Starting with our first interagency meeting on April 8, 2005, we have generally discussed three broad categories of activities that pose a potential concern for fish and wildlife resources. These include the potential for bird and bat collisions with turbines, habitat fragmentation effects on wildlife and impacts to waters/wetlands. At the April 8, 2005 interagency meeting, we recommended that CEI collect three (3) years of radar data on spring and fall bird/bat migrations to document the spatial and temporal use of the airspace by these flying vertebrates. Three years of radar data should be sufficient to gather information on the spatial and temporal distribution of birds in the airspace, including the year-to-year variability in migration patterns at this site, and represent our normal request for these data at wind projects. We have consistently requested that this data be collected at our meetings and field visits and continue to make this request for radar information.
The Logan County, IL zoning board of adjustment is conducting a public hearing on Horizon Wind's Rail Splitter wind facility. Mr. Len Freeman of Emden, IL presented this testimony before the Board. An excerpt of Mr. Freeman's testimony can be read below. His full testimony can be accessed by clicking on the link below.
Rube Goldberg would admire the utter purity of the pretensions of wind technology in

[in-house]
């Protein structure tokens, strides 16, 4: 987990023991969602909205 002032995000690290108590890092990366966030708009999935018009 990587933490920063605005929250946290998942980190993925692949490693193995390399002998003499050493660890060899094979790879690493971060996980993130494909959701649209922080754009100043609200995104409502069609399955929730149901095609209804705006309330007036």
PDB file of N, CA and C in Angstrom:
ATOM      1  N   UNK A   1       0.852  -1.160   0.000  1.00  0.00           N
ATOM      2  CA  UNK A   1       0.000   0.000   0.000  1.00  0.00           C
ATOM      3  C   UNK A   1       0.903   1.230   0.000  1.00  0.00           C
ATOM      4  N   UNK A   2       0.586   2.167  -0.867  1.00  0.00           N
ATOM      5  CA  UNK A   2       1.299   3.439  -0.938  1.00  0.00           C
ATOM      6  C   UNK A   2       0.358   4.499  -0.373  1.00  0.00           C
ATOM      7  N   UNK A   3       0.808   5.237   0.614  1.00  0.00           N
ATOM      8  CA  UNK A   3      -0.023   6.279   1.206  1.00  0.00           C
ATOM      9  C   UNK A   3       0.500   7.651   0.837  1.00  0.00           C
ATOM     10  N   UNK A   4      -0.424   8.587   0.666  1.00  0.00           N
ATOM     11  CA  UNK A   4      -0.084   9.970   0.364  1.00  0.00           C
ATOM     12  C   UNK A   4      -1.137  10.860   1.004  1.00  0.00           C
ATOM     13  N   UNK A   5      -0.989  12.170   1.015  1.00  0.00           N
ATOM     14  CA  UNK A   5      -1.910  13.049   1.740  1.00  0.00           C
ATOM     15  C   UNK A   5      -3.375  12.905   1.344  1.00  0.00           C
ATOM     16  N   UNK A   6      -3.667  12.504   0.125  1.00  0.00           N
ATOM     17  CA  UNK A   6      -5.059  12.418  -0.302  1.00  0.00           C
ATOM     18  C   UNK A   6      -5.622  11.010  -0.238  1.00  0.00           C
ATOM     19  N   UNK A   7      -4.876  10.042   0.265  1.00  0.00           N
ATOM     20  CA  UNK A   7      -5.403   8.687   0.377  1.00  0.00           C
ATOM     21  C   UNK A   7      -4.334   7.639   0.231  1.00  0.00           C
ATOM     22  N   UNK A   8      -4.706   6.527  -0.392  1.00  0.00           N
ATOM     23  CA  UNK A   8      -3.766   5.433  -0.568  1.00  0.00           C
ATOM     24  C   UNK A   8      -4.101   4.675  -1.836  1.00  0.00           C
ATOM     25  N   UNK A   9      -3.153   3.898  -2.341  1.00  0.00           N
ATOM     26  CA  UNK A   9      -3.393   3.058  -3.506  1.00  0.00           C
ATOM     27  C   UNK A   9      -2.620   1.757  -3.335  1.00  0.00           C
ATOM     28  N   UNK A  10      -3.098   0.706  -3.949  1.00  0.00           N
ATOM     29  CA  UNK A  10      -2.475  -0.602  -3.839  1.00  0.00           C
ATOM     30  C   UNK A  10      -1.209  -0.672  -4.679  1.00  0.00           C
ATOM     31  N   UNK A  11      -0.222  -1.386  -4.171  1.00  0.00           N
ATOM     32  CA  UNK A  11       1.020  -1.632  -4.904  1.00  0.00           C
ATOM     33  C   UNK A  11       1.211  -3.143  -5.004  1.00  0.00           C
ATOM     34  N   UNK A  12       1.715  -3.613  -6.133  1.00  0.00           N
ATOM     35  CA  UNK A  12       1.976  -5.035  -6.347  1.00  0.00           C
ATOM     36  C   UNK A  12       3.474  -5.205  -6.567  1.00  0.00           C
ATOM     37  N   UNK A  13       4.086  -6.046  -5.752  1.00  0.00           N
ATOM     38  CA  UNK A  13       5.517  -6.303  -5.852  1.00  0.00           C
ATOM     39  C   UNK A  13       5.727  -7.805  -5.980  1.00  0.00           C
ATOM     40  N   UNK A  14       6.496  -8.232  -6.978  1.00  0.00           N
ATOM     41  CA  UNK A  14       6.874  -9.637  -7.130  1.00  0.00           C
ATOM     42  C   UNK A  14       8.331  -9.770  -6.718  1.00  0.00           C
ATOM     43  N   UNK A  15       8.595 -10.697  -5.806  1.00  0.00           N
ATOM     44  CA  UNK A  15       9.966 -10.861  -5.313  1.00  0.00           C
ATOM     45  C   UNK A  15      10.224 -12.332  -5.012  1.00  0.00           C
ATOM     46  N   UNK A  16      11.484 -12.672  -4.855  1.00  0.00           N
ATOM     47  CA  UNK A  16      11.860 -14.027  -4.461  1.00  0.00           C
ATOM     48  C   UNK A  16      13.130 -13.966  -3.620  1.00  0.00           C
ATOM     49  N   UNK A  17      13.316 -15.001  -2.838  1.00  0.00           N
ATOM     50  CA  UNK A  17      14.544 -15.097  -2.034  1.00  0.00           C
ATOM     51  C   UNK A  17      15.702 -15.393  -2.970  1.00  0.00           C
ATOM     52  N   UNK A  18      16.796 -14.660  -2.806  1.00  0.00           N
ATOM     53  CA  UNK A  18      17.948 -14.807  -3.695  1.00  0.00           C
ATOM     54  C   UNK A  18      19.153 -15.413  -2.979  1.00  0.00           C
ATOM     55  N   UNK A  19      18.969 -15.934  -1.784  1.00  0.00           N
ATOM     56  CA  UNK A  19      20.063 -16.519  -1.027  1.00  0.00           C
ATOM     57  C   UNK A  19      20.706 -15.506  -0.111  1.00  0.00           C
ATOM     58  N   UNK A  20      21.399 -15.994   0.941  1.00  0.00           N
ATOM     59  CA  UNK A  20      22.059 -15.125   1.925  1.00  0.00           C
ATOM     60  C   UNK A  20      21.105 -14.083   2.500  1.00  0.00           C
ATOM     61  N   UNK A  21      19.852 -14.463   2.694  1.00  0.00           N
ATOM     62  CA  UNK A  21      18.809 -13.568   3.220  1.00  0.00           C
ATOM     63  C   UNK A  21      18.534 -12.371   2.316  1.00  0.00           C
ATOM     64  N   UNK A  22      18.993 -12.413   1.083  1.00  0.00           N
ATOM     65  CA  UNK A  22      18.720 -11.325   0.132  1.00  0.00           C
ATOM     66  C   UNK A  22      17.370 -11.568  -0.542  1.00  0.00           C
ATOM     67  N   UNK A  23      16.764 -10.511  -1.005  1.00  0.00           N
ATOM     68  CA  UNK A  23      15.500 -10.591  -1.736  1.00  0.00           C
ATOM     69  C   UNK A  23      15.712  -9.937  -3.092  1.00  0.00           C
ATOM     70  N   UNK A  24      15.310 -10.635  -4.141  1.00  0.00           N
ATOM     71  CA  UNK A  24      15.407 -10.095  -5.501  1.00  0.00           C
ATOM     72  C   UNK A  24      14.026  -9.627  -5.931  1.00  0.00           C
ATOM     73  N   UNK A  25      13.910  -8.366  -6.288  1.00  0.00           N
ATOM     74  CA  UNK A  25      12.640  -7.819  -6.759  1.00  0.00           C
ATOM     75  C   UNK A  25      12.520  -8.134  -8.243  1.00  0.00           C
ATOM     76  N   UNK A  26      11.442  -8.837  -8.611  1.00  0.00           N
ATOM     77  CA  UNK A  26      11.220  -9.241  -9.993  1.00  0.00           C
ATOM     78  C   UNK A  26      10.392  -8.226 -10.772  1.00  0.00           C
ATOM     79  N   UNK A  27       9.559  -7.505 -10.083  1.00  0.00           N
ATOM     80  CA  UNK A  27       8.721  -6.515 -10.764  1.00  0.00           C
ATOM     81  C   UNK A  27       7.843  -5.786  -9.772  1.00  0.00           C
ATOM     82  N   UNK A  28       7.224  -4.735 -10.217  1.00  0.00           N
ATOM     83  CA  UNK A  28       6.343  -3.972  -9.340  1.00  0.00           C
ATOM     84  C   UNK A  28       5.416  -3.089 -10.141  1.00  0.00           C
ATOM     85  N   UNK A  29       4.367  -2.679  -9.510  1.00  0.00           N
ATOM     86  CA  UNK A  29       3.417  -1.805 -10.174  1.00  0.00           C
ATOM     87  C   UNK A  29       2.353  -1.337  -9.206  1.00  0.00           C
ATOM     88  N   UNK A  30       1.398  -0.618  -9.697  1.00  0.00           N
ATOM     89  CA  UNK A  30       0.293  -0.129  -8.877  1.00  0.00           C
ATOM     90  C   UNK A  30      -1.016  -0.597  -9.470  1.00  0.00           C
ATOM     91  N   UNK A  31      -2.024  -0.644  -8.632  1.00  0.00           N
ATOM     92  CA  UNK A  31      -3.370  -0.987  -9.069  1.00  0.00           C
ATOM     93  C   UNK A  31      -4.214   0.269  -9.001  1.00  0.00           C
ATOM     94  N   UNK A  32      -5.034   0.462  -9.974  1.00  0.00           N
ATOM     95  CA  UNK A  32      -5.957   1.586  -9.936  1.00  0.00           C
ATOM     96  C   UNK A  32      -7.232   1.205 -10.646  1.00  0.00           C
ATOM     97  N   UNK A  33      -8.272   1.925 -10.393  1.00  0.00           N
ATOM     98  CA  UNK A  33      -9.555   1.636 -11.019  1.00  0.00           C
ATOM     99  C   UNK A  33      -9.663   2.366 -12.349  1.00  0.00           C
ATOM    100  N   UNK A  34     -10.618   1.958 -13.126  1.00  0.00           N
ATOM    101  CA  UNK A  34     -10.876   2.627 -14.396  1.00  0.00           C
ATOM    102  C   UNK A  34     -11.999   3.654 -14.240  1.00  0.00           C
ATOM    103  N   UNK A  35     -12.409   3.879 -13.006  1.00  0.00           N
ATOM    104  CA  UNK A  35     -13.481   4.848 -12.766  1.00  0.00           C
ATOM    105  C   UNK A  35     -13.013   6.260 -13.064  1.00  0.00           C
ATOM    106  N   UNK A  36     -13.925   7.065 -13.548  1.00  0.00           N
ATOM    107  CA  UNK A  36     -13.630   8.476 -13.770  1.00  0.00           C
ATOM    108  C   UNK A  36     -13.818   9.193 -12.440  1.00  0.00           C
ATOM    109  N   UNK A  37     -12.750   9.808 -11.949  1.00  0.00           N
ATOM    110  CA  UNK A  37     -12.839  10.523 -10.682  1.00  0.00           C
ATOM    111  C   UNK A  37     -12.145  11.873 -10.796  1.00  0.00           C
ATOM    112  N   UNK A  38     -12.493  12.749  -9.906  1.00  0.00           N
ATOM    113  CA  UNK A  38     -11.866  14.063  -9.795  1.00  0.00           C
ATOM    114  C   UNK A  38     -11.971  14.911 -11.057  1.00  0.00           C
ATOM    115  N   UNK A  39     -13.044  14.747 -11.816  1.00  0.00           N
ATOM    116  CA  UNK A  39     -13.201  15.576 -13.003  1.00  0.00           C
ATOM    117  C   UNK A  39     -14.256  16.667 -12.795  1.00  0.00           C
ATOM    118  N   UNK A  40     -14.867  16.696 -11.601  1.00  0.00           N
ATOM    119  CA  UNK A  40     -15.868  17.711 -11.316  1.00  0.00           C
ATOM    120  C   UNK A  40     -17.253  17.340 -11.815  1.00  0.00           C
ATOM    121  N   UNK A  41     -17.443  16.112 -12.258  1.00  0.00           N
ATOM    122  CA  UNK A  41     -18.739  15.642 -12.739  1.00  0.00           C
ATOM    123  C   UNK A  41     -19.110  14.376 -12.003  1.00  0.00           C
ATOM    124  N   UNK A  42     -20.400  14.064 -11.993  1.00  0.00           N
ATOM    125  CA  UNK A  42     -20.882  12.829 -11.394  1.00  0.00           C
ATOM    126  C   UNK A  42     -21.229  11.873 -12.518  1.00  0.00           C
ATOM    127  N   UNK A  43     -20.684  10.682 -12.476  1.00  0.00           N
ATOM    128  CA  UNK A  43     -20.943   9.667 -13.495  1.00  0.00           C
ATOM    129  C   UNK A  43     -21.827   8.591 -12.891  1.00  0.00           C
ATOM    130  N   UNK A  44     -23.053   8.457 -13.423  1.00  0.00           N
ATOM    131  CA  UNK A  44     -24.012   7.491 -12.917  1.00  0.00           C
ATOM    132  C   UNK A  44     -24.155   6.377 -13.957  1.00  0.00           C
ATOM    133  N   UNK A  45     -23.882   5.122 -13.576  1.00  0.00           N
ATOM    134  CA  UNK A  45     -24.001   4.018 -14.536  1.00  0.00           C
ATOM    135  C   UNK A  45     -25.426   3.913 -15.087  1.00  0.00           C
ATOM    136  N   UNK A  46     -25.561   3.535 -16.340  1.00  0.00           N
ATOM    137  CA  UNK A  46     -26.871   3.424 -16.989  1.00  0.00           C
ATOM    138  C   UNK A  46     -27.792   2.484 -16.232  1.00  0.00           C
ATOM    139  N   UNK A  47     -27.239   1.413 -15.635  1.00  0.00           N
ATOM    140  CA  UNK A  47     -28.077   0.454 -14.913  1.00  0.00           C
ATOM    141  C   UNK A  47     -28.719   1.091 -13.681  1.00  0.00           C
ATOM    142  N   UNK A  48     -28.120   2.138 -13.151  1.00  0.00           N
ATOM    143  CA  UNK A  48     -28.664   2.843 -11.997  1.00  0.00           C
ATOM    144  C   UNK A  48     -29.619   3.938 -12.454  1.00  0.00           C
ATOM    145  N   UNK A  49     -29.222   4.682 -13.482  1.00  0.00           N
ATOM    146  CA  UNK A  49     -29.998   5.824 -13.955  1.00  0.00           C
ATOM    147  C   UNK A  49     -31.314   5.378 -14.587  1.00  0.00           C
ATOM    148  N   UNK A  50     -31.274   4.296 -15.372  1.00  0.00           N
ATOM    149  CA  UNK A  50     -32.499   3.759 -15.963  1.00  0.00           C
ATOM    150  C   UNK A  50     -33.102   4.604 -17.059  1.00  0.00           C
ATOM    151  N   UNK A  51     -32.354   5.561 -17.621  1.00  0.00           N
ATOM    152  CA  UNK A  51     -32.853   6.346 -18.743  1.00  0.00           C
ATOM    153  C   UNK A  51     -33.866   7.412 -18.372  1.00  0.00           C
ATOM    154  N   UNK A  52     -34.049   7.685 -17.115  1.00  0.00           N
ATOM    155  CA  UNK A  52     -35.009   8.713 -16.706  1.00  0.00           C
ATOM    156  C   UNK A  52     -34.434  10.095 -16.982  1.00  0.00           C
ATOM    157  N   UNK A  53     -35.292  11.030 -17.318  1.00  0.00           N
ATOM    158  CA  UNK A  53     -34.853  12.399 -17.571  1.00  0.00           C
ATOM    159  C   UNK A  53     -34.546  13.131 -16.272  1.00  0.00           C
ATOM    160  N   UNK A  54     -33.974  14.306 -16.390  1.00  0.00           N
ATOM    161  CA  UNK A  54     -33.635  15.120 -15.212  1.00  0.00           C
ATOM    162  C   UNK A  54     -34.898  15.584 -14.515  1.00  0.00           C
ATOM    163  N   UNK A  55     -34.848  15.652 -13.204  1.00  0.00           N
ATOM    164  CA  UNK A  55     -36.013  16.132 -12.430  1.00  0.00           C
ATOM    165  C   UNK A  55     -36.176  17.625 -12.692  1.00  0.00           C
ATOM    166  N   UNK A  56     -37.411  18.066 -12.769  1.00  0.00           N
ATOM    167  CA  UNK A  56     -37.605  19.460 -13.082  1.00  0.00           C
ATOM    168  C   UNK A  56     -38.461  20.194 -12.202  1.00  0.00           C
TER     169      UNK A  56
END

pursuit of a safer modern world, claiming to be saving the environment while wreaking
havoc upon it. But even he might be astonished by the spin of wind industry spokesmen.
Consider the comments made by the American Wind Industry Association.s Christina
Real de Azua in the wake of the virtual nonperformance of California.s more than 13,000
wind turbines in mitigating the electricity crisis precipitated by last July.s .heat storm..
.You really don.t count on wind energy as capacity,. she said. .It is different from other
technologies because it can.t be dispatched.. (84) The press reported her comments
solemnly without question, without even a risible chortle. Because they perceive time to
be running out on fossil fuels, and the lure of non-polluting wind power is so seductive,
otherwise sensible people are promoting it at any cost, without investigating potential
negative consequences-- and with no apparent knowledge of even recent environmental
history or grid operations.
Eventually, the pedal of wishful thinking and political demagoguery will meet the
renitent metal of reality in the form of the Second Law of Thermodynamics (85) and
public resistance, as it has in Denmark and Germany. Ironically, support for industrial
wind energy because of a desire for reductions in fossil-fueled power and their polluting
emissions leads ineluctably to nuclear power, particularly under pressure of relentlessly
increasing demand for reliable electricity. Environmentalists who demand dependable
power generation at minimum environmental risk should take care about what they wish
for, more aware that, with Rube Goldberg machines, the desired outcome is unlikely to
be achieved. Subsidies given to industrial wind technology divert resources that could
otherwise support effective measures, while uninformed rhetoric on its behalf distracts
from the discourse.and political action-- necessary for achieving more enlightened